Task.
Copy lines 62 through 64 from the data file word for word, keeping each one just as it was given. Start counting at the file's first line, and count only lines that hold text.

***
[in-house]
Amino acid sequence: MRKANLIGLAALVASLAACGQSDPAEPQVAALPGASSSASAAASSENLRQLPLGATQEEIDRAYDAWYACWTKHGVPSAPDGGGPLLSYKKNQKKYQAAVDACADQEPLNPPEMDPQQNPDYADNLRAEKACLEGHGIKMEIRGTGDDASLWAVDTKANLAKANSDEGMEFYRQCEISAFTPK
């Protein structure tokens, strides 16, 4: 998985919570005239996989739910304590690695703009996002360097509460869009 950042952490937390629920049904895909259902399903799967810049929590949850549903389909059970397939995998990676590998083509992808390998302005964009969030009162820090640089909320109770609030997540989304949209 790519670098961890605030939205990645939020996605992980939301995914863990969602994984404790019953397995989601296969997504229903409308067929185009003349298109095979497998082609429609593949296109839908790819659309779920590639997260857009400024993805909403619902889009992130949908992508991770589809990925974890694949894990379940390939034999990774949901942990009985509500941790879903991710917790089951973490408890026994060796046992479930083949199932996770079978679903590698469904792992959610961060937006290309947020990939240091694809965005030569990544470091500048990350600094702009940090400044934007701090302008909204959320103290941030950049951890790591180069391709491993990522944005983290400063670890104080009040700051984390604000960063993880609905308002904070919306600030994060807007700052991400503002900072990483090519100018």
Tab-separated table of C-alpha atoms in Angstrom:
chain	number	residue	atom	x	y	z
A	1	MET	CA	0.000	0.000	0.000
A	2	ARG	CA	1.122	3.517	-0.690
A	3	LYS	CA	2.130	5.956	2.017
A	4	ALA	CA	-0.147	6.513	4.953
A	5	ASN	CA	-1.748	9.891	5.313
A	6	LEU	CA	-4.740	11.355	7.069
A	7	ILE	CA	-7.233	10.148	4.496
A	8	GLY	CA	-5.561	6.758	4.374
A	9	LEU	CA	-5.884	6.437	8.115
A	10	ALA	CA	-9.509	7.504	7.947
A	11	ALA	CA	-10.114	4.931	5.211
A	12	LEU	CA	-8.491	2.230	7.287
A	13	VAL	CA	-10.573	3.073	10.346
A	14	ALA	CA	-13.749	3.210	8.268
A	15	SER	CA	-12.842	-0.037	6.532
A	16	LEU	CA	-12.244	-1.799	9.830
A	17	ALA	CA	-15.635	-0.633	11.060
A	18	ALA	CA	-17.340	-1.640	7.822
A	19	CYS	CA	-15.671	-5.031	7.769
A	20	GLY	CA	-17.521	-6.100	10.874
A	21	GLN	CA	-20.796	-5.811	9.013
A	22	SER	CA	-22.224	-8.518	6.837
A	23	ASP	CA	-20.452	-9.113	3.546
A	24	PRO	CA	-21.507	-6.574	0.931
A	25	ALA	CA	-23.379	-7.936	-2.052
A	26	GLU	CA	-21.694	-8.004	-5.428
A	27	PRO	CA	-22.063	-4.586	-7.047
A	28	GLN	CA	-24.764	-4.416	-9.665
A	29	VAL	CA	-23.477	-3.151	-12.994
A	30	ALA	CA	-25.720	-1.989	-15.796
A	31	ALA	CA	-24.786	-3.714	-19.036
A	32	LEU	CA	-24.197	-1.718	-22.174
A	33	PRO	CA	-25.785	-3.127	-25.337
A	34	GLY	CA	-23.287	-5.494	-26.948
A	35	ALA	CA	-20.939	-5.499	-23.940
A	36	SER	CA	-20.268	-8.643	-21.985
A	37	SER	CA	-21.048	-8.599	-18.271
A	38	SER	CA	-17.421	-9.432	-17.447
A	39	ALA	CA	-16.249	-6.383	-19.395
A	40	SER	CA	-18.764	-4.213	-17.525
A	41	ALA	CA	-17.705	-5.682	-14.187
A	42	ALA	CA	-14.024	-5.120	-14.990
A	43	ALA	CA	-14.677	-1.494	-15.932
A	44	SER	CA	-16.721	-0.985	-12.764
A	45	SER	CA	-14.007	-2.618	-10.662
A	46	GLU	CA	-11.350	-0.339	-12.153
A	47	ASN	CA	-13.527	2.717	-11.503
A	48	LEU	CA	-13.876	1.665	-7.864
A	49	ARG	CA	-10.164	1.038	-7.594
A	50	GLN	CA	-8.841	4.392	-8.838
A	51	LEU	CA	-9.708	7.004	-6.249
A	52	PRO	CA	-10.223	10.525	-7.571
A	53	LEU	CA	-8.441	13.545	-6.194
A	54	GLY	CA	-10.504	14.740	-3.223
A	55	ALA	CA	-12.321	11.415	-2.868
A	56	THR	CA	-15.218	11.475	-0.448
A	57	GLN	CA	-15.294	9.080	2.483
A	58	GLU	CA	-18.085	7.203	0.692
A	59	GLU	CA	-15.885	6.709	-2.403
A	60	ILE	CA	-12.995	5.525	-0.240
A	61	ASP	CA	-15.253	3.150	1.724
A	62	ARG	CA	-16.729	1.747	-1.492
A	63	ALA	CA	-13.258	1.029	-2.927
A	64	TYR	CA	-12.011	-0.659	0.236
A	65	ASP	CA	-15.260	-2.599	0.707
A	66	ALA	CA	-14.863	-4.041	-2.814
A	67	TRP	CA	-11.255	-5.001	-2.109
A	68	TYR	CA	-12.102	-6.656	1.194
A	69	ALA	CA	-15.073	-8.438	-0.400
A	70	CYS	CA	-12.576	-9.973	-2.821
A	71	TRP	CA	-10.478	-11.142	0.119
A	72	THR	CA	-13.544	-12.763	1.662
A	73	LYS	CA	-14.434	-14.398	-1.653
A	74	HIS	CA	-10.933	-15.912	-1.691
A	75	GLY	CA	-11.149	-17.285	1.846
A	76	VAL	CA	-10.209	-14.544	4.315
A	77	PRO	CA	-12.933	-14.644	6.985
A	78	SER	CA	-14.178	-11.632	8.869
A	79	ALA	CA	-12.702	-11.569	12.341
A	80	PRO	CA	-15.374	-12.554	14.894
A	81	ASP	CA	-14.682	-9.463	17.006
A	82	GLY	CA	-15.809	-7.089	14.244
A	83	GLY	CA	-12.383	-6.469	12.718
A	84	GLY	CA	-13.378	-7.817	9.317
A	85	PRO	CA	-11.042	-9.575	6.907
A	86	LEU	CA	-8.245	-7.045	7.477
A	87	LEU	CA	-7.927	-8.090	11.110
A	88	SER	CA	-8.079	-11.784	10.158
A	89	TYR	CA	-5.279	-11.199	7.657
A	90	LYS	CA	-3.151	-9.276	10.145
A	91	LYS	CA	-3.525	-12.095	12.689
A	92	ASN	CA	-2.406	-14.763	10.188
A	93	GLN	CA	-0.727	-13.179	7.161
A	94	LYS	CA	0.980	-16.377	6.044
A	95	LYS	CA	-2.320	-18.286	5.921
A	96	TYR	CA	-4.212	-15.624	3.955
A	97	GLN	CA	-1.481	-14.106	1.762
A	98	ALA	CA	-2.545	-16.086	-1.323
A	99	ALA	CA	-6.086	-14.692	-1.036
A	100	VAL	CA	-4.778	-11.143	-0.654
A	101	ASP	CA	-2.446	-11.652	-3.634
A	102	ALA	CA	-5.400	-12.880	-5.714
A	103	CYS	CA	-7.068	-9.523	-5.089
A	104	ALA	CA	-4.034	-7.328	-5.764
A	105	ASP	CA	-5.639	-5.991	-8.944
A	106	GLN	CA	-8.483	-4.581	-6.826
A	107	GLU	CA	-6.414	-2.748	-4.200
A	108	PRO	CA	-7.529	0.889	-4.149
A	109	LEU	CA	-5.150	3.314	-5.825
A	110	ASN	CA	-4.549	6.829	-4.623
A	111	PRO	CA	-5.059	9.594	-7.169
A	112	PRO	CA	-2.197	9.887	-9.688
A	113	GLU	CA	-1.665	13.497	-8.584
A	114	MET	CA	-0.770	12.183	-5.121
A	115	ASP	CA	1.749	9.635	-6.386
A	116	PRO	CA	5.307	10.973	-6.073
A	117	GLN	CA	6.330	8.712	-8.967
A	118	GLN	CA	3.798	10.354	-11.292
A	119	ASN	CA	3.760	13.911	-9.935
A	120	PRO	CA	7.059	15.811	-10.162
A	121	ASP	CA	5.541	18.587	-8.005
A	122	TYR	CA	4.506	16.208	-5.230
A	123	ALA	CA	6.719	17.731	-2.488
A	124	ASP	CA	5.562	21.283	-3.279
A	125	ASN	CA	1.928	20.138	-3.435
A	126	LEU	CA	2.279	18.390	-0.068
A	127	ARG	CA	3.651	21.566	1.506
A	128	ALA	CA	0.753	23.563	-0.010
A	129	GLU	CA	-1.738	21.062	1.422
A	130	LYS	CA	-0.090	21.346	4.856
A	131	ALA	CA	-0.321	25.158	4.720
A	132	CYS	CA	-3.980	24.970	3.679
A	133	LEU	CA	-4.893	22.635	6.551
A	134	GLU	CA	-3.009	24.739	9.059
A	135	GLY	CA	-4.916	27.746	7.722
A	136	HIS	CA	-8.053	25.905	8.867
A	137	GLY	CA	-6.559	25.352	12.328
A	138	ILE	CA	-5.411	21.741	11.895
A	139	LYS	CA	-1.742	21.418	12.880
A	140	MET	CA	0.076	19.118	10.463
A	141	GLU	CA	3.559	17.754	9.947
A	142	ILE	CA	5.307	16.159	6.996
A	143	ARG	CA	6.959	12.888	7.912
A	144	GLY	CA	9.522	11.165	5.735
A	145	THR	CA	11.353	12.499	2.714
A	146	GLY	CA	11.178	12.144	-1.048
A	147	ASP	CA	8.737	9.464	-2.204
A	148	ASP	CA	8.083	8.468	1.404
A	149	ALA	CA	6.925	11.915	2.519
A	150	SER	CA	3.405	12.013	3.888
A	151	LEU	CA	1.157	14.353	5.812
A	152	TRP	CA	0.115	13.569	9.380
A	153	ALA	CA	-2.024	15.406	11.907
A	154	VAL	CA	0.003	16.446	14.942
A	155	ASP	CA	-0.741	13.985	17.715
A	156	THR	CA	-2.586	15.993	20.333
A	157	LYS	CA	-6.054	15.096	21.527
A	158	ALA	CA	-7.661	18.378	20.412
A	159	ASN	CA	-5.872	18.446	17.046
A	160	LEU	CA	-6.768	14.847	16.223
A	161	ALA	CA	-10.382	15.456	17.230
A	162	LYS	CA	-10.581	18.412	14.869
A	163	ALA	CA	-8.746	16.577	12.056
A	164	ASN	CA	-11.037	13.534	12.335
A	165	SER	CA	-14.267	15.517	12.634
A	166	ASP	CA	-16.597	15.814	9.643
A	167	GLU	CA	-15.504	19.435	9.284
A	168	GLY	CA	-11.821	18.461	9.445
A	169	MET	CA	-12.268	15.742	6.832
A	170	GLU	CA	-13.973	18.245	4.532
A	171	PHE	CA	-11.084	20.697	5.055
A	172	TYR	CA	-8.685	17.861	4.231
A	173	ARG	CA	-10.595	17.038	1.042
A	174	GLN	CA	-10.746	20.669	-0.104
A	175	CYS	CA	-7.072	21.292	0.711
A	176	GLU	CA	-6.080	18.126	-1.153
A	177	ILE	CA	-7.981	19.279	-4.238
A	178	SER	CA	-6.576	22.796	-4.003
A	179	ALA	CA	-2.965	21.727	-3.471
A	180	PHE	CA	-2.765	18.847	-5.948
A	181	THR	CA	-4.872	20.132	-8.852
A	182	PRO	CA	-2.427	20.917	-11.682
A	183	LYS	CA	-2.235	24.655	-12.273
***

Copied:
A	57	GLN	CA	-15.294	9.080	2.483
A	58	GLU	CA	-18.085	7.203	0.692
A	59	GLU	CA	-15.885	6.709	-2.403